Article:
In a recent opinion, the U.S. Court of Appeals for the Sixth Circuit (the “Court”) ruled that penalties assessed by the state of Michigan against two debtors, stemming from fraud associated with the wrongful receipt of Michigan unemployment benefits, are non-dischargeable in Chapter 13 bankruptcy pursuant to Bankruptcy Code § 523(a)(2).1
In Michigan, and other states, unemployment benefits are paid pursuant to a system that relies on self-reporting and trust. Benefits recipients are paid based on representations that they are out of work and that they continue to seek full-time work. When a claimant earns income while receiving unemployment benefits, such income has to be reported, and benefits are decreased accordingly. In cases where claimants do not properly report income, the state can order restitution and assess penalties.
In this case, the Court considered the appeals of two separate Chapter 13 debtors, both of whom attempted—unsuccessfully—to have penalties stemming from allegedly fraudulent actions that led to the overpayment of unemployment benefits be deemed dischargeable in bankruptcy. In general, in a Chapter 13 bankruptcy case, a debtor can obtain a court order discharging debt if the debtor completes all payments in a confirmed plan or, in cases where all payments are not made, the bankruptcy court grants the debtor a discharge. However, there are certain exceptions to discharge enumerated in the Bankruptcy Code, including, as discussed below, those found in Bankruptcy Code §§ 523(a)(2) and 523(a)(7).
The Court’s Analysis
Bankruptcy Code § 523(a)(2) provides that debts based on false pretenses, false representations or actual fraud are non-dischargeable, and § 523(a)(7) provides that debts are not dischargeable if they are penalties “payable to and for the benefit of a governmental unit” that are “not compensation of actual pecuniary loss.”
Bankruptcy Code § 1328(a) provides that, in a Chapter 13 proceeding in which a debtor completes all payments under the plan, the exceptions to discharge are those enumerated in § 1328(a). Bankruptcy Code § 523(a)(7) is not one of the subsections excluded from discharge by § 1328(a), although § 523(a)(2) is excluded.
On appeal to the Court, the debtors argued that the penalties they were assessed by the state of Michigan fall under Bankruptcy Code § 523(a)(7) and not § 523(a)(2), and, therefore, are dischargeable. The debtors asserted that because § 523(a)(7) is not listed in § 1328(a), then the debts should be dischargeable.
The Court disagreed. It analyzed the applicability of the U.S. Supreme Court case of Cohen v. de la Cruz, which addressed § 523(a)(2), and stands for the proposition that, “[P]enalties associated with fraud should be regarded as essentially the same as the fraud itself and are to be included under the § 523(a)(2) exception from discharge, as debt arising from fraud.”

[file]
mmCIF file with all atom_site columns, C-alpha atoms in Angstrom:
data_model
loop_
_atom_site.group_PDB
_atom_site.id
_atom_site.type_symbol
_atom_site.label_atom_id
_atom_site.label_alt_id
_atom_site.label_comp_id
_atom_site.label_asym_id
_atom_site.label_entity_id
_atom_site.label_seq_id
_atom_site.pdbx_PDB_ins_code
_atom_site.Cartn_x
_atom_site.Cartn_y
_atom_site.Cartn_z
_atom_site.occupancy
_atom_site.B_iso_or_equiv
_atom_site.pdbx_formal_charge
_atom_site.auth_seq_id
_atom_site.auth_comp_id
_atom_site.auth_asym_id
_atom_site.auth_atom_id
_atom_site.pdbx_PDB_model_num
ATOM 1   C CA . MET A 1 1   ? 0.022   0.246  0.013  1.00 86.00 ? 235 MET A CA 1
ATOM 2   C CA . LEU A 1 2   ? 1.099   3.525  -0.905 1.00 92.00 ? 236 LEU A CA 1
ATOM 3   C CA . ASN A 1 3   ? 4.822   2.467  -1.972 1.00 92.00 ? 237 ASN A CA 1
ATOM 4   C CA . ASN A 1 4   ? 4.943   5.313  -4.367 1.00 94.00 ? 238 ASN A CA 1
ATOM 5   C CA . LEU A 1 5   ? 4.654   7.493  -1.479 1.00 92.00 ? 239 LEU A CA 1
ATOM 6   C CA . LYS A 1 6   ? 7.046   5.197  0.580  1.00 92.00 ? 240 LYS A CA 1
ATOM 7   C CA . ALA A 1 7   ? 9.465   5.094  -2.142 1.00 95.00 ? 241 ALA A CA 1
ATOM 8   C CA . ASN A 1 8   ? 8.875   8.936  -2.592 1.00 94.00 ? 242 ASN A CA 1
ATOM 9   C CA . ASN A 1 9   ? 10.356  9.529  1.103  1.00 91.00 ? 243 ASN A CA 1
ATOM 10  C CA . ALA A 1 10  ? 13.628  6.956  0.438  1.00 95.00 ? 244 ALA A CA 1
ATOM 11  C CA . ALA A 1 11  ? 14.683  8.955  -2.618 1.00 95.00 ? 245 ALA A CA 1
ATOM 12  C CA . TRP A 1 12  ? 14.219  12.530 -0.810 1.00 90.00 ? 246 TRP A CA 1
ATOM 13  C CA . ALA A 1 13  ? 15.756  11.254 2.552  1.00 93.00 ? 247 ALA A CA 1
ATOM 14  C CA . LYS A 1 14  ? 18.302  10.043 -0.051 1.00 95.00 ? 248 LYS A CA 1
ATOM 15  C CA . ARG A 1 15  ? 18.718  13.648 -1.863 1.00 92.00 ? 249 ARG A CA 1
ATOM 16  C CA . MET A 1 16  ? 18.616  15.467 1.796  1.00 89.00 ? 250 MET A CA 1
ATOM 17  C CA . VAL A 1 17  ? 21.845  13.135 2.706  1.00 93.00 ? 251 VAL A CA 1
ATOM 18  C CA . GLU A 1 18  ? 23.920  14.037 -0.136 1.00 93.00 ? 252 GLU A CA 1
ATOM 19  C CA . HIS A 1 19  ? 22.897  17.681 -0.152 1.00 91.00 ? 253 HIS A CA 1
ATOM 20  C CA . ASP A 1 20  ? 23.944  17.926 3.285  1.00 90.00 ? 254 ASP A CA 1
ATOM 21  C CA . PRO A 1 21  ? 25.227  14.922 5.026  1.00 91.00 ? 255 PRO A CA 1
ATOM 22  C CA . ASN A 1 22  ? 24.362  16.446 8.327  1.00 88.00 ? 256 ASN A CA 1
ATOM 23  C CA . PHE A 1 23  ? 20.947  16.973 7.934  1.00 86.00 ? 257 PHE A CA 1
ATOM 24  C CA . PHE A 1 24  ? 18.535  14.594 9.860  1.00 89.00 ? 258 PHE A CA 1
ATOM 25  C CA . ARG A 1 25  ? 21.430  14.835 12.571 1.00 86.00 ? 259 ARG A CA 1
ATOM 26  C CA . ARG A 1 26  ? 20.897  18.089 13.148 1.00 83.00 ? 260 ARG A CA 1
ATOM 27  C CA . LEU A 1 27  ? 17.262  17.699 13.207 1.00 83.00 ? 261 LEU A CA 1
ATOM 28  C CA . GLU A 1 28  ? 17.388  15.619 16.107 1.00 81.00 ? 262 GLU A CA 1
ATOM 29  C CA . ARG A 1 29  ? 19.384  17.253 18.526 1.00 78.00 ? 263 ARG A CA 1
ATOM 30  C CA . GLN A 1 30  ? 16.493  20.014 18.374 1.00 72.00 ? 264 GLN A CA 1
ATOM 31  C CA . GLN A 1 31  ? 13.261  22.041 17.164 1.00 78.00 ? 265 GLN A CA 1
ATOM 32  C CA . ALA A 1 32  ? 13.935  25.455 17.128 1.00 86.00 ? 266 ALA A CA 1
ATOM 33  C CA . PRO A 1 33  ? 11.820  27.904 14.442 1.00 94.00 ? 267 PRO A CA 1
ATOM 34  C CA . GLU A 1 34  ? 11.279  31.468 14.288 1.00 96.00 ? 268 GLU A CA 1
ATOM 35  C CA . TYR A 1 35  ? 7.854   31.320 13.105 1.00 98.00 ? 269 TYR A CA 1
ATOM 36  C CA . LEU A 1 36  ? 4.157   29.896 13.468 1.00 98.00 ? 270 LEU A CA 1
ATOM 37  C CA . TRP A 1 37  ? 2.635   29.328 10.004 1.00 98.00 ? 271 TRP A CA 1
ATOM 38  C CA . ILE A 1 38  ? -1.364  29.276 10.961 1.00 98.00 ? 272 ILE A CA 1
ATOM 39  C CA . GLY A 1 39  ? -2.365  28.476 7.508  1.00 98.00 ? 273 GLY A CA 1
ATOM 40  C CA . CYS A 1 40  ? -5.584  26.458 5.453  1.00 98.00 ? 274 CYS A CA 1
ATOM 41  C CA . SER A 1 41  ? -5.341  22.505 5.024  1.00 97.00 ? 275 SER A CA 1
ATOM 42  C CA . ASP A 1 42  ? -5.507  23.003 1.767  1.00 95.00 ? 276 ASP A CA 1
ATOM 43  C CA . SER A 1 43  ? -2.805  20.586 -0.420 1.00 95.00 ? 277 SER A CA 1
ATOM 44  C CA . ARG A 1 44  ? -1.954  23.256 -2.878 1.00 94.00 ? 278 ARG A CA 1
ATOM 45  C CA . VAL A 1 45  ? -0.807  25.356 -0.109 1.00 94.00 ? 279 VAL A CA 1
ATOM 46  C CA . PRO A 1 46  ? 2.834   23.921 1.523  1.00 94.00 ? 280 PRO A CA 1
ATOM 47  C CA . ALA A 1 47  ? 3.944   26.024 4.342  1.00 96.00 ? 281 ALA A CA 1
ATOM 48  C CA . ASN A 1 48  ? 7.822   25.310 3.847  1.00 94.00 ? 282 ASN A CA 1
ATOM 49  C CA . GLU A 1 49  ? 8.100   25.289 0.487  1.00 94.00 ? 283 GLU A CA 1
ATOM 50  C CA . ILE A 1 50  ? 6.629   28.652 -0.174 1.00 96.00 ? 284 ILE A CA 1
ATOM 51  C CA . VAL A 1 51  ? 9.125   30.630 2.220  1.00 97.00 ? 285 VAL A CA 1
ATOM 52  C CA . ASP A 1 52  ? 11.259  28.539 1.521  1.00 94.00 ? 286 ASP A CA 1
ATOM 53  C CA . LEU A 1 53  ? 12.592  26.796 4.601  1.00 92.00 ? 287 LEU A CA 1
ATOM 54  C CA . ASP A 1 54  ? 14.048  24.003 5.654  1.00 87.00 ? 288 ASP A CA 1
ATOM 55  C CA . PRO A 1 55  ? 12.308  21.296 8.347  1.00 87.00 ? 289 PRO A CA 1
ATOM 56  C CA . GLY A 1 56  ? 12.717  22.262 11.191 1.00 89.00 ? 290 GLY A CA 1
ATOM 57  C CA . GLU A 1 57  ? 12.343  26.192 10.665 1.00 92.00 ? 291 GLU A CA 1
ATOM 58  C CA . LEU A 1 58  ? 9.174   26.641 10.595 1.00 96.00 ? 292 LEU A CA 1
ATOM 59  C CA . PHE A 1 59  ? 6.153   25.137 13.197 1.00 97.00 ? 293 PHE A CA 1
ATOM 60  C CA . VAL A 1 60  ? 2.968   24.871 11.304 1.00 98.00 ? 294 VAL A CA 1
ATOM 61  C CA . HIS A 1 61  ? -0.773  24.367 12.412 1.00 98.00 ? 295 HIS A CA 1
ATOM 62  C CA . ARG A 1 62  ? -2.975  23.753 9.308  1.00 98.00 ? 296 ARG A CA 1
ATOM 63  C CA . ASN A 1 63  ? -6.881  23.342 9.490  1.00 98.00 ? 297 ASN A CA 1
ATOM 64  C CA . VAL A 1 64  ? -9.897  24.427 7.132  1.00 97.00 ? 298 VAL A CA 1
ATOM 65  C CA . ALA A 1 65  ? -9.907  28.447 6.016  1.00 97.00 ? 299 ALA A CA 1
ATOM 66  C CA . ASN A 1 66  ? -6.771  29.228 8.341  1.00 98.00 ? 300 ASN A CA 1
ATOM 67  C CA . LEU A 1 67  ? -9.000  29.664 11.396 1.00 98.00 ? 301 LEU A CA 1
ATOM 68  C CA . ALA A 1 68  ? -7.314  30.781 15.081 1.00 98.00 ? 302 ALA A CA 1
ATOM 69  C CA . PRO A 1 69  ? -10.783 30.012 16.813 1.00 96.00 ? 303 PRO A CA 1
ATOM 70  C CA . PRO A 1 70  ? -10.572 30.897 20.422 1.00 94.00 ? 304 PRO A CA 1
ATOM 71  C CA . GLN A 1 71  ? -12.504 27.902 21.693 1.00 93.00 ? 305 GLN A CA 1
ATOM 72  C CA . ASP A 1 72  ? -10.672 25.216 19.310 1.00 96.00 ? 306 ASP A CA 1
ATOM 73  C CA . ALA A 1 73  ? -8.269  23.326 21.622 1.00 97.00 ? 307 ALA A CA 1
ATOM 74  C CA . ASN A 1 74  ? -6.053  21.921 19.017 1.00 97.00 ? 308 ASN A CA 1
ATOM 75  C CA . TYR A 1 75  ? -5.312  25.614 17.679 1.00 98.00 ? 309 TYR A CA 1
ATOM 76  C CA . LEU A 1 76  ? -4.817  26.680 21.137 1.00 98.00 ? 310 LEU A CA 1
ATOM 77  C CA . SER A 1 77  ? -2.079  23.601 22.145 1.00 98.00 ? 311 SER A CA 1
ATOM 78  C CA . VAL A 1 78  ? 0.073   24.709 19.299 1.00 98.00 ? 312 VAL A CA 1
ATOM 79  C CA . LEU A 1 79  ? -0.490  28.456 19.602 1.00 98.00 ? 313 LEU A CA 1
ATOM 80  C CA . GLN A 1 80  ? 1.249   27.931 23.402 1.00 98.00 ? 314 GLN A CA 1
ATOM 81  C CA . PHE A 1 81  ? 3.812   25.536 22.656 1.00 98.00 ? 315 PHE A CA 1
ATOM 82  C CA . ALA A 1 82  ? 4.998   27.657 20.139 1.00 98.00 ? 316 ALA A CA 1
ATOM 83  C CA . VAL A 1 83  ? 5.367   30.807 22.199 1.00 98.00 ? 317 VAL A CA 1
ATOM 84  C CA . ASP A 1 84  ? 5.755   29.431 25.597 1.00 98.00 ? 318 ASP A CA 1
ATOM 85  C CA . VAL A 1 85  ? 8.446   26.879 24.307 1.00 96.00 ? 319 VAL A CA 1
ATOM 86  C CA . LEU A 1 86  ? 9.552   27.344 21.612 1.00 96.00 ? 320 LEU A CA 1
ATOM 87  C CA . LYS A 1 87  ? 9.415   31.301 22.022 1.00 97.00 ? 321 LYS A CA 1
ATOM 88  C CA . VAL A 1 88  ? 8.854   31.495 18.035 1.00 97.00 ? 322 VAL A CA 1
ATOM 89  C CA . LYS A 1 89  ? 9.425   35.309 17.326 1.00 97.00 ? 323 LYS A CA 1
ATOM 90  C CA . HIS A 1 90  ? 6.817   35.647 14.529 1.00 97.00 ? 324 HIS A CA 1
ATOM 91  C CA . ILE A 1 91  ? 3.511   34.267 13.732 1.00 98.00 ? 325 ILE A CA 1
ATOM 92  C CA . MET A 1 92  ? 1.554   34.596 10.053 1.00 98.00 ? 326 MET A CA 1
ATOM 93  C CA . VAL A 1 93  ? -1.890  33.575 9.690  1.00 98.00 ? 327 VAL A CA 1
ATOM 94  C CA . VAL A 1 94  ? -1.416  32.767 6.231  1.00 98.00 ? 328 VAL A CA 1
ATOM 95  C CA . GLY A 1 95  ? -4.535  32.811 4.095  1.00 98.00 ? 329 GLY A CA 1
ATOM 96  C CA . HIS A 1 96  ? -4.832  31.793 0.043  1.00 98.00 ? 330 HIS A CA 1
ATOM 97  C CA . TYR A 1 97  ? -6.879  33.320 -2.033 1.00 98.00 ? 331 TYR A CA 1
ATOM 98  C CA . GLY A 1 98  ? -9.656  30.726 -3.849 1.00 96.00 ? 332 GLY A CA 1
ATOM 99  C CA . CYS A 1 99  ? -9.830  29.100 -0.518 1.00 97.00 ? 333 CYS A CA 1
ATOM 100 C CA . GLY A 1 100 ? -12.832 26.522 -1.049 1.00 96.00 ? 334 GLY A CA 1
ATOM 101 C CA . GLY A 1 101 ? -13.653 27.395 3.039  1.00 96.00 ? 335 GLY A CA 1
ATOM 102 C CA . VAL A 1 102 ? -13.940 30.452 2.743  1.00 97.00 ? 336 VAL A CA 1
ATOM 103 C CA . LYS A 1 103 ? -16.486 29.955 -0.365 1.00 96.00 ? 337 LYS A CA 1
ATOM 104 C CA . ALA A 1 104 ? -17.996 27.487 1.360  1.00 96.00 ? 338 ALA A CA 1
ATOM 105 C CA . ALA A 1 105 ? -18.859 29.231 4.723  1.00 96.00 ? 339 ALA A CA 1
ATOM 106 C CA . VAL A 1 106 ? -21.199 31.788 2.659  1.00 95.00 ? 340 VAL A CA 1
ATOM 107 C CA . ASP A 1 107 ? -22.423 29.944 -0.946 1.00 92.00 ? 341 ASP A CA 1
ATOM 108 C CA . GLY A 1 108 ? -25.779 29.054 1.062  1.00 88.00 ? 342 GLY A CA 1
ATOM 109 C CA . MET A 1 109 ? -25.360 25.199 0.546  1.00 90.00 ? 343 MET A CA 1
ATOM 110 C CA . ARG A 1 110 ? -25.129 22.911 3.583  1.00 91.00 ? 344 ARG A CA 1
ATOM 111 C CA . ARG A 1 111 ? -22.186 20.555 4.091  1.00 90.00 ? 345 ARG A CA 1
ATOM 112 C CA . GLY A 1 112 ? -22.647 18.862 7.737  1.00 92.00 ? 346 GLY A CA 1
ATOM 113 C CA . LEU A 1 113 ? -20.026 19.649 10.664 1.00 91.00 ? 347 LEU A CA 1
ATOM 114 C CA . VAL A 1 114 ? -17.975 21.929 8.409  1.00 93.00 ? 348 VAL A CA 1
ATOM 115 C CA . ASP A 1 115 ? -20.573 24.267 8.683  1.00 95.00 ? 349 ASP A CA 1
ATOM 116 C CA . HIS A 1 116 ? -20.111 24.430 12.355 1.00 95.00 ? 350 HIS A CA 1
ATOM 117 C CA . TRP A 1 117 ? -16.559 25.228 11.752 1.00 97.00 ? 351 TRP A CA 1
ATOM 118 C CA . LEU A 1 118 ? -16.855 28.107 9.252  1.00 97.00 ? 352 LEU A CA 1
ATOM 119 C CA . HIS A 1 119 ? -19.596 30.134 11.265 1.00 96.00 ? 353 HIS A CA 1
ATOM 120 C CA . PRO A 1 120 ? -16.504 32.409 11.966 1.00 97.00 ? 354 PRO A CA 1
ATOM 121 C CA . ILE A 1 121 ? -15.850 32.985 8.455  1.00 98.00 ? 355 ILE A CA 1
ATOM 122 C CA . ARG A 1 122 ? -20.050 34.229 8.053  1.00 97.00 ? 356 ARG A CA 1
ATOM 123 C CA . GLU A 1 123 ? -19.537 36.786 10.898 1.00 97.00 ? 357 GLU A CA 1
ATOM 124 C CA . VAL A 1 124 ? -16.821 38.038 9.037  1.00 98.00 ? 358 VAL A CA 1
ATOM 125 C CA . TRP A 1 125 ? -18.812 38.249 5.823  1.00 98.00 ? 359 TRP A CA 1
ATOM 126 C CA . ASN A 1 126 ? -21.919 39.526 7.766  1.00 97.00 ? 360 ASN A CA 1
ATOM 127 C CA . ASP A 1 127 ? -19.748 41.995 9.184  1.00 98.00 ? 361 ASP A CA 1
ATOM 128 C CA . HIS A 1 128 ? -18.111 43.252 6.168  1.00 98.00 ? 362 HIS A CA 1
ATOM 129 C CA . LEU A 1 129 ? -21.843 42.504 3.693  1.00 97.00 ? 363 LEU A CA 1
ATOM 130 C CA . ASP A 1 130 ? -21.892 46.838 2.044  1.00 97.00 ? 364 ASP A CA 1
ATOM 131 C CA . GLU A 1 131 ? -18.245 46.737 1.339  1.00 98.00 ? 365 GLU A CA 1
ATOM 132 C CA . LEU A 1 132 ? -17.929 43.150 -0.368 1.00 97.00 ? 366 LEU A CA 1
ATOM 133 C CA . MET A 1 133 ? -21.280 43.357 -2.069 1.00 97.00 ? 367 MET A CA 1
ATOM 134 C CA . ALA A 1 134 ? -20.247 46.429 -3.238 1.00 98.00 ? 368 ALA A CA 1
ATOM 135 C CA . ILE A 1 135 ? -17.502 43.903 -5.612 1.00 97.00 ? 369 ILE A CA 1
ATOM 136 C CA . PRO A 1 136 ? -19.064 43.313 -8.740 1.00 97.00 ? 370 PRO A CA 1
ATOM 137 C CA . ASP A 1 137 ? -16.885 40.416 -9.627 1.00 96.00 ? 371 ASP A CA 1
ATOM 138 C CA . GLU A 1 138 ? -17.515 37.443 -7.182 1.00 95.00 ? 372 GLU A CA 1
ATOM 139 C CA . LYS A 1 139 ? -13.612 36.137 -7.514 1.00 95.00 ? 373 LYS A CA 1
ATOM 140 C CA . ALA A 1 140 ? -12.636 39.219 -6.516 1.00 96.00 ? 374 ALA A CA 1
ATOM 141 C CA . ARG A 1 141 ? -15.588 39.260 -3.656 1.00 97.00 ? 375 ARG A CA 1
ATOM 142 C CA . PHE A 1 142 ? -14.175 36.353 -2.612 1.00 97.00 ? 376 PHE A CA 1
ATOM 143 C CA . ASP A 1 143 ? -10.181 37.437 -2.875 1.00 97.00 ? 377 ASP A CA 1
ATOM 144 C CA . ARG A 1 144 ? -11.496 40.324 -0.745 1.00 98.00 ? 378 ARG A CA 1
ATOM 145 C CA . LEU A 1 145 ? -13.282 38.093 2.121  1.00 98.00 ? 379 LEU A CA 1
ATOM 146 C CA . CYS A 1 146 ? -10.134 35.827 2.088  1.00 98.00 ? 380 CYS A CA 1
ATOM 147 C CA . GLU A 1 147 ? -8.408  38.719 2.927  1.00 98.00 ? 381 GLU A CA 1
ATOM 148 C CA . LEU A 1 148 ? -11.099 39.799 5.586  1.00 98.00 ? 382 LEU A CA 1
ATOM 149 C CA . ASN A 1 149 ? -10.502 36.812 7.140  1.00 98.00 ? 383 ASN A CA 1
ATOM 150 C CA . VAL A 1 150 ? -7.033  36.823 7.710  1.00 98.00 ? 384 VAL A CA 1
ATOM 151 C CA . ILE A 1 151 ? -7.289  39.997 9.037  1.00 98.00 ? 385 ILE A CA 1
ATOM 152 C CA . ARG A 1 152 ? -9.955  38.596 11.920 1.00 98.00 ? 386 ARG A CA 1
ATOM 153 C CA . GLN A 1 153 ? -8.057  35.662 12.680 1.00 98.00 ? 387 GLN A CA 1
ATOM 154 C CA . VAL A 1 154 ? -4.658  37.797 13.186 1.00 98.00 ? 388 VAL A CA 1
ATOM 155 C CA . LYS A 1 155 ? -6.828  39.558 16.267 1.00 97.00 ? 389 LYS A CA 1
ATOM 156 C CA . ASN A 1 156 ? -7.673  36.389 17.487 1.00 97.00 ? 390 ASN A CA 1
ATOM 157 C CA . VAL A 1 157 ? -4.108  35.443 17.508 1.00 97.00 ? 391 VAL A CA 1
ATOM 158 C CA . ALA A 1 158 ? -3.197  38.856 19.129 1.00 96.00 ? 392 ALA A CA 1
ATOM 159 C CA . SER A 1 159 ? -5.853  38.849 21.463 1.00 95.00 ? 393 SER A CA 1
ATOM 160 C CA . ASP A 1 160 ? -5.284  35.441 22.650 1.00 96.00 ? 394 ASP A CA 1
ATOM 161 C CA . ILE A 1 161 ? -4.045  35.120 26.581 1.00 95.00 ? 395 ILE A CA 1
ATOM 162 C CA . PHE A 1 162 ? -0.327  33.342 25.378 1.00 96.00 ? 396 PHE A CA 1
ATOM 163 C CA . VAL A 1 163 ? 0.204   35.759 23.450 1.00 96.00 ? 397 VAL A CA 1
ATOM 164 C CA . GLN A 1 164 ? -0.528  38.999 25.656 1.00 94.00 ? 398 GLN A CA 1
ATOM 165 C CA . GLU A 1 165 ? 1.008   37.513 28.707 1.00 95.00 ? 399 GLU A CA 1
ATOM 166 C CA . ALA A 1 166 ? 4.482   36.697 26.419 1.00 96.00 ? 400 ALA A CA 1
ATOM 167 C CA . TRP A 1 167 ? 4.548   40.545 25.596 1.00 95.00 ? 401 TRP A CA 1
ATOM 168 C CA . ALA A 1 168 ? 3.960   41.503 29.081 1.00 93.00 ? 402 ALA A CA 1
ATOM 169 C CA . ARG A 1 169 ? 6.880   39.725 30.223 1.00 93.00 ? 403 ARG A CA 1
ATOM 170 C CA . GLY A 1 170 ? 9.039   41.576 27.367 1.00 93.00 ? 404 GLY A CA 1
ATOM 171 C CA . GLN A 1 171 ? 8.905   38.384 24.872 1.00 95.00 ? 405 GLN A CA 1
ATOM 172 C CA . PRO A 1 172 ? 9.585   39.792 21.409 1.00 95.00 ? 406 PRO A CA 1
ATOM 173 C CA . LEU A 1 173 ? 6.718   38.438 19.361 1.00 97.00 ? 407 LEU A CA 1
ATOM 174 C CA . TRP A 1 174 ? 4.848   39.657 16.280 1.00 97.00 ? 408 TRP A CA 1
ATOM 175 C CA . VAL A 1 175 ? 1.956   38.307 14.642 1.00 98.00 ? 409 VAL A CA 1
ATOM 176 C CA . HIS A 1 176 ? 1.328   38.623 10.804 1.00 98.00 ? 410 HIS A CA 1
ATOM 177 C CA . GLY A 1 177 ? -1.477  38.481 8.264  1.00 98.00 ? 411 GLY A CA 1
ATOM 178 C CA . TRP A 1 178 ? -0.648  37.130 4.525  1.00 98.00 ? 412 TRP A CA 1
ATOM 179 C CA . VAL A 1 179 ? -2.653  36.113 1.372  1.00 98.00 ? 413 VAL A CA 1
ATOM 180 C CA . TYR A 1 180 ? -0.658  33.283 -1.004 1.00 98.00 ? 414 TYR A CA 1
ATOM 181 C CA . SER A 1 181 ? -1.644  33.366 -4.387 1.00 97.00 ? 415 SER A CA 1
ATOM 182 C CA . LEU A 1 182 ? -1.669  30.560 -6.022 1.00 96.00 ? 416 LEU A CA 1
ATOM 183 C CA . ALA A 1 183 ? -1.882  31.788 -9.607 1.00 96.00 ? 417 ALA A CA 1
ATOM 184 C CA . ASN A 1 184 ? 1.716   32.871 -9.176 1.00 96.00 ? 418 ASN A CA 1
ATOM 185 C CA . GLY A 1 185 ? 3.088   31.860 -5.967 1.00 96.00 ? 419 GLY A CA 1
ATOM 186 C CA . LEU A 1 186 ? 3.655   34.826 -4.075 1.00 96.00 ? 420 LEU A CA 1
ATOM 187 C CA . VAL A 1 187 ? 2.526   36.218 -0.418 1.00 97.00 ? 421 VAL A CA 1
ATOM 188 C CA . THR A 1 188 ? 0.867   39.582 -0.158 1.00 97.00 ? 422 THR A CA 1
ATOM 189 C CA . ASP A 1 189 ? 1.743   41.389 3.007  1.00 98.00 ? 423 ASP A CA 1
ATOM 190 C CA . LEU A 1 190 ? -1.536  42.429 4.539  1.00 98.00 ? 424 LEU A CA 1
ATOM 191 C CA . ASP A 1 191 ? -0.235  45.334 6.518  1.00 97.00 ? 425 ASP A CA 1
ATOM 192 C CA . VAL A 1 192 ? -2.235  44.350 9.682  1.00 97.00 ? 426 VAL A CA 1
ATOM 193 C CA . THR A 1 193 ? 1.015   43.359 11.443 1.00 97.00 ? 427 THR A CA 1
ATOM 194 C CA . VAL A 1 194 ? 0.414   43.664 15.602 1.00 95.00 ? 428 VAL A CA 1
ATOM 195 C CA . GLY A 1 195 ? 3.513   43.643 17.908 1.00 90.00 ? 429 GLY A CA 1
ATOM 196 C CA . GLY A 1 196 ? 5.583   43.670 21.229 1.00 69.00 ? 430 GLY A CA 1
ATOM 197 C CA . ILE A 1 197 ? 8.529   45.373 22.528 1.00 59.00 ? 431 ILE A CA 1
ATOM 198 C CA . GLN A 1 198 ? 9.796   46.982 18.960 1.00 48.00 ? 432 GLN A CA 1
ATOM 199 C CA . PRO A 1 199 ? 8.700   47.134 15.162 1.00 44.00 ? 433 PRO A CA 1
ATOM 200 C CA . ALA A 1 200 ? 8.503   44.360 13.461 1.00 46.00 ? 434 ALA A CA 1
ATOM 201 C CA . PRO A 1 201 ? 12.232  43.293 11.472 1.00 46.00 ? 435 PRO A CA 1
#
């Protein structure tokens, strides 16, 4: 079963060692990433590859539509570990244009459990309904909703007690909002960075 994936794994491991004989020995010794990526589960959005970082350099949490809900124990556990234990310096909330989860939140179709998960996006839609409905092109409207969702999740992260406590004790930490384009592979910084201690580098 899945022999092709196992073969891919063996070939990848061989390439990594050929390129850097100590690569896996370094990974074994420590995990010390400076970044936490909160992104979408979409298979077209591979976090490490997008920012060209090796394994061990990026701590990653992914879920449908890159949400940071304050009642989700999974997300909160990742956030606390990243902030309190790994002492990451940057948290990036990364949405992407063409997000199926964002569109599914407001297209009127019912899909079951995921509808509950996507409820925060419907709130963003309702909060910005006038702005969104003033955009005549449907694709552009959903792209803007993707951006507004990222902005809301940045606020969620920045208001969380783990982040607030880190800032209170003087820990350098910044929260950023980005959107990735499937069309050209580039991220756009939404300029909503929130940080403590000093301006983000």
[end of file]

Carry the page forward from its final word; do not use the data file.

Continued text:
The debtors attempted to distinguish Cohen on the basis that the case involved fraud penalties arising from dealings between private parties, and not, as in this case, penalties levied by a government agency. The Court noted that the debtors cited no persuasive authority that supported their argument, and that the cases they did cite did not address the relationship between §§ 523(a)(2) and (a)(7) and, in any event, were decided before Cohen.
The debtors also argued that the debts should be dischargeable because exceptions to discharge should be strictly construed against the creditor. Again, the Court disagreed. First, it noted that even if it was to strictly construe exceptions to discharge against the creditor in this case, that does not mean it could ignore the Supreme Court precedent established in Cohen. Further, the Court explained that the presumption only operates for the benefit of “honest but unfortunate debtors.” Those who commit fraud are not provided the same “fresh start” as “honest but unfortunate debtors.”
Finally, the Court considered the debtors’ argument that, because § 523(a)(7) relates to governmental penalties, it is the more specific than the relevant § 523(a) subsections. Because of this, the debtors argued, the penalty debt “must be considered as contained solely in that subsection, thus making it dischargeable because § 523(a)(7) is not enumerated in § 1328(a).” Therefore, the Court was faced with the question of whether the same debt may be covered by both §§ 523(a)(2) and (a)(7).
The Court again was not persuaded and sided with the state of Michigan, and explained that Supreme Court precedent makes clear that the various subsections of § 523(a) are not mutually exclusive, and, therefore, the debt at issue in this case can be both non-dischargeable under § 523(a)(2) and dischargeable under § 523(a)(7) (because it is not specifically enumerated in § 1328(a)).